Billboard Advertising: The Long And Short On What You Should And Shouldn’t Say…

Billboard Image

Billboard Advertising: The Long And Short On What You Should And Shouldn’t Say…

Let’s do a quick mental exercise. Close your eyes and think of 3 billboards you’ve seen recently.  Once you have your top 3 in mind I want you to write down anything you remember.

As you contemplate billboard for your practice keep the following rules in mind:

  1. Use five to six words or less. No one has time to read a novel especially at a steady 70 MPH. Let images do the talking.
  1. Humor is preferred, and will garner the most attention. It’s also more memorable. Sometimes medical practices shy away from humor, but humor creates comfort and can ease potential nervous patients. It also shows you have personality and new patients gravitate toward personality.
  1. LOCATION, LOCATION, LOCATION! Pick a billboard in a high traffic area, and one that lends itself to rush hour waits.
  1. Stay away from boring or generic photos. Pick images that captivate quickly.  Before deciding on your creative, do a small test with friends and staff using a photo only and asking what that photo immediately brings to mind.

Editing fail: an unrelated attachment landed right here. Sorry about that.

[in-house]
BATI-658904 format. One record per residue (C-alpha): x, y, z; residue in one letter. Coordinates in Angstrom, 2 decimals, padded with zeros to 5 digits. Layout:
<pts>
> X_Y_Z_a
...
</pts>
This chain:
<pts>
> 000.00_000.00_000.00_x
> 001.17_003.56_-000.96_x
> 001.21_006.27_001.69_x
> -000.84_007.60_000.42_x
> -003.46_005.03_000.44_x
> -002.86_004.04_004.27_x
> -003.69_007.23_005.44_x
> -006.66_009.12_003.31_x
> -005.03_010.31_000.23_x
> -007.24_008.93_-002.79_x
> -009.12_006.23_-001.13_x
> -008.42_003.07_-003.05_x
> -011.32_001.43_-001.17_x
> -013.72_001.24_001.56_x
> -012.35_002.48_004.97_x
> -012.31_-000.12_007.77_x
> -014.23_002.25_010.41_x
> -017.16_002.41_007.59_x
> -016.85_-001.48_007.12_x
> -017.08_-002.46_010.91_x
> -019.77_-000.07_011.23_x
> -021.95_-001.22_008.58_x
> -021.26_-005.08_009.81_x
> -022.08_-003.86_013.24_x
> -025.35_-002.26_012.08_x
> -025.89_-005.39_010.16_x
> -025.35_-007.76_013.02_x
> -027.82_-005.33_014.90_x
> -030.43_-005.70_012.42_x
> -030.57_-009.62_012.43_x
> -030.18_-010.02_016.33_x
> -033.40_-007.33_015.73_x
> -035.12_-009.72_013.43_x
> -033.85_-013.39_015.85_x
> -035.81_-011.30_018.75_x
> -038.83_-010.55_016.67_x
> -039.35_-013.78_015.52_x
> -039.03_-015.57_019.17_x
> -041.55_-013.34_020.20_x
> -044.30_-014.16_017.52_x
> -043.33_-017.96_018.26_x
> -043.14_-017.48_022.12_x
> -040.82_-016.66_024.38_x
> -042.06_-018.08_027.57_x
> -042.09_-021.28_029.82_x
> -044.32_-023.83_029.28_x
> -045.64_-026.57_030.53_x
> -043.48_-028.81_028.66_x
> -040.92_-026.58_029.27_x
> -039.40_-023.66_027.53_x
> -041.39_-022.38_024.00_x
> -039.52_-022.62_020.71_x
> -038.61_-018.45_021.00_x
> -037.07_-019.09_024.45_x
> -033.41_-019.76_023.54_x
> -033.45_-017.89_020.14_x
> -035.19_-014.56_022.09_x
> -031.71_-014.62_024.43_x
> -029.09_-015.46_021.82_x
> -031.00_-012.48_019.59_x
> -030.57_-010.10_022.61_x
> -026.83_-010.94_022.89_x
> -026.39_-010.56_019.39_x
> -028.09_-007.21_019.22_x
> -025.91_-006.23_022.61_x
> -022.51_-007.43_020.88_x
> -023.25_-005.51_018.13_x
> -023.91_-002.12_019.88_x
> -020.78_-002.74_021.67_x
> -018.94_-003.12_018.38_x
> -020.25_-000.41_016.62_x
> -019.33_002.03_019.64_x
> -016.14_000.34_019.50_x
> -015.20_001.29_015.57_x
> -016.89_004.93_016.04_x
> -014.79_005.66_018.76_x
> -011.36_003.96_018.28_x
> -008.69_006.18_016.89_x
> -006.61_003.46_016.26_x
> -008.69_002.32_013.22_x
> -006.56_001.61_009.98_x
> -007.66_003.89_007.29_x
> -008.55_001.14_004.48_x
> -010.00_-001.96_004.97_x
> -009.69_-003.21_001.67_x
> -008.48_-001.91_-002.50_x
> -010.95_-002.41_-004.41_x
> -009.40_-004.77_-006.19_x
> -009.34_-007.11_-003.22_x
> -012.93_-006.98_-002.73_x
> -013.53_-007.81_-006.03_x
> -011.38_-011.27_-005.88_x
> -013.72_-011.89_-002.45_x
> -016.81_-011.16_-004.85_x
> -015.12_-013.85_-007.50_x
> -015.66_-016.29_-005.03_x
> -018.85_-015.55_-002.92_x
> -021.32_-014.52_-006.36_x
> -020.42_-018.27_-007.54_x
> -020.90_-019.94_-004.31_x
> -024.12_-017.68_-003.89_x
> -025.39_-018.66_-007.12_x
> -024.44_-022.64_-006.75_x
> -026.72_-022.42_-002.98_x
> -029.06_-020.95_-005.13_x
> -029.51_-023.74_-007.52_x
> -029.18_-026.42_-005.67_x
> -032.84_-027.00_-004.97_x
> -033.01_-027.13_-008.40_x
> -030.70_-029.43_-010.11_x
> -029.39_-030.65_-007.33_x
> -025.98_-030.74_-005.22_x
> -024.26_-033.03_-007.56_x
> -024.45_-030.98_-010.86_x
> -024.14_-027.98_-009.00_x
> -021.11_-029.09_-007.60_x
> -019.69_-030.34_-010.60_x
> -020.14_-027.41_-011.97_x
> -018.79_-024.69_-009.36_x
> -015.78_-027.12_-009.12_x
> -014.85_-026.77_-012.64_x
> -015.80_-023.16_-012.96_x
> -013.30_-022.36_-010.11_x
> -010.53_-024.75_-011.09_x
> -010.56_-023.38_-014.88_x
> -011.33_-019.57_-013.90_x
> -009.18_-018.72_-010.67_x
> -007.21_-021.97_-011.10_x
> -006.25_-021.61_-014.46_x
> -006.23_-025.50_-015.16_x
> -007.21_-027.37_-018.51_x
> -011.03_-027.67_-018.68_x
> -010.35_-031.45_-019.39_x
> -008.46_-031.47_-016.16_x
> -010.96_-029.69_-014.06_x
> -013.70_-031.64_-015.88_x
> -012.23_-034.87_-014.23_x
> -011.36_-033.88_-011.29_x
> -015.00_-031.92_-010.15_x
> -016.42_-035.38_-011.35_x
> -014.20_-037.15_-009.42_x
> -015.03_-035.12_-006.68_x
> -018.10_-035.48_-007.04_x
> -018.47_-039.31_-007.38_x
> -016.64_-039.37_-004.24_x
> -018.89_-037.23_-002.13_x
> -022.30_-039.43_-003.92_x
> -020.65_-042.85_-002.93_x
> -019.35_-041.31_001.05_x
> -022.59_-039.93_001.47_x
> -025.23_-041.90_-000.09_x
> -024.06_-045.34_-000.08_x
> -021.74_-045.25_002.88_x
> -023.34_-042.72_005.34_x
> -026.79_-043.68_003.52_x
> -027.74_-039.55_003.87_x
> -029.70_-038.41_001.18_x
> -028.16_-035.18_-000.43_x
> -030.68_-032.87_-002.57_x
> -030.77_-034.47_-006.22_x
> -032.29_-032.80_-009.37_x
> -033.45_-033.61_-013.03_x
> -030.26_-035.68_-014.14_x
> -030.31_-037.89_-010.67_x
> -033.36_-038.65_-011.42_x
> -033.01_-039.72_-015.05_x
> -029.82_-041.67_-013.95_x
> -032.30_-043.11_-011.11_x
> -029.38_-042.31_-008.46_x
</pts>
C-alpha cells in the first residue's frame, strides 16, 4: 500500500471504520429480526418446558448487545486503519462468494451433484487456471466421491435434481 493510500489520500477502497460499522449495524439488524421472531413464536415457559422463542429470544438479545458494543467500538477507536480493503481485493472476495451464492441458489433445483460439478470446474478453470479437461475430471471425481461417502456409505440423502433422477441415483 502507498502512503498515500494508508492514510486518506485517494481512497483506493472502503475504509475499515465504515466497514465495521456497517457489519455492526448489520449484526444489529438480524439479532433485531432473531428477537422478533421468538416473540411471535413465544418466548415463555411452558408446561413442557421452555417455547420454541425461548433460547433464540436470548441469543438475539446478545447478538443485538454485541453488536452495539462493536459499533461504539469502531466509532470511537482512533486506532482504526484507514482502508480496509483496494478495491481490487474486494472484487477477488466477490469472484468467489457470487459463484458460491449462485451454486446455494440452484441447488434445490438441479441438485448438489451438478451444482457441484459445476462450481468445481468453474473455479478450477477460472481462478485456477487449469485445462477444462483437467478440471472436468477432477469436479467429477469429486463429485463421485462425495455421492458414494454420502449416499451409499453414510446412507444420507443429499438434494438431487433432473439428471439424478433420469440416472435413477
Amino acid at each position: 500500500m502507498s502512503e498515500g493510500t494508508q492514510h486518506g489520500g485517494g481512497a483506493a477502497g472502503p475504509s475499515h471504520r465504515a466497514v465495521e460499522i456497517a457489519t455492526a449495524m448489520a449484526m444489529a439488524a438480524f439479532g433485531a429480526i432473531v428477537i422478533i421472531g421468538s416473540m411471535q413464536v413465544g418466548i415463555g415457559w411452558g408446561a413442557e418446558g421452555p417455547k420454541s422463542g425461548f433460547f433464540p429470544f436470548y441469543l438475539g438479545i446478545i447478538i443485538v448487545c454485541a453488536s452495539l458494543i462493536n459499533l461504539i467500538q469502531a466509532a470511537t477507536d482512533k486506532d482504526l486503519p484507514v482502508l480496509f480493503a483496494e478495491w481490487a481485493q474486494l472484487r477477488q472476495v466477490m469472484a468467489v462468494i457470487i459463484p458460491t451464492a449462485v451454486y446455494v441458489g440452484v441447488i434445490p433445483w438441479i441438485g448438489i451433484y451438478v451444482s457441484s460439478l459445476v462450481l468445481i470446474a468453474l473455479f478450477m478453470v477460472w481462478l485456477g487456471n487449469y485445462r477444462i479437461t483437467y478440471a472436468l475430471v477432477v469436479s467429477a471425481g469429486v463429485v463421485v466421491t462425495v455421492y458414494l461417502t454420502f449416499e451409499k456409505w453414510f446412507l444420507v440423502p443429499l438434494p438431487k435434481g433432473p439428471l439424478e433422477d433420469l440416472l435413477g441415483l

1. Evoke emotion! Playing it safe by putting a photo of the doctor or staff rarely gets a response. New patients care more about WHY what you offer matters to them. Touch on something that is a need or concern.
  1. Patients care less about procedure names and more about their needs. I’ve seen multiple practices crash and burn on billboard because they marketed the name of a particular procedure. Chances are the everyday consumer had no idea how that procedure could remedy an issue they deal with daily. Had the billboard addressed that particular concern it would have been far more effective.


Billboard advertising can be a costly portion of your budget with prices in medium sized markets averaging $3,000 per month. In large markets select billboard locations could run a practice anywhere from $10,000 to $20,000 monthly.  Compare the cost of billboard to the number of new patients or procedures needed to break even or gain a return. For elective procedures there’s often a break even of one procedure, which makes this medium a solid choice.

Your success on billboard is dependent on content and quality. If you fail to place content that’s meaningful your billboard marketing will be ineffective no matter how good the location, or how many people see it daily.

U Aspire Marketing

By Laura Bryant, Marketer And Host Of The Modern Medical Marketing Podcast, And Chief Content Officer For U Aspire Marketing




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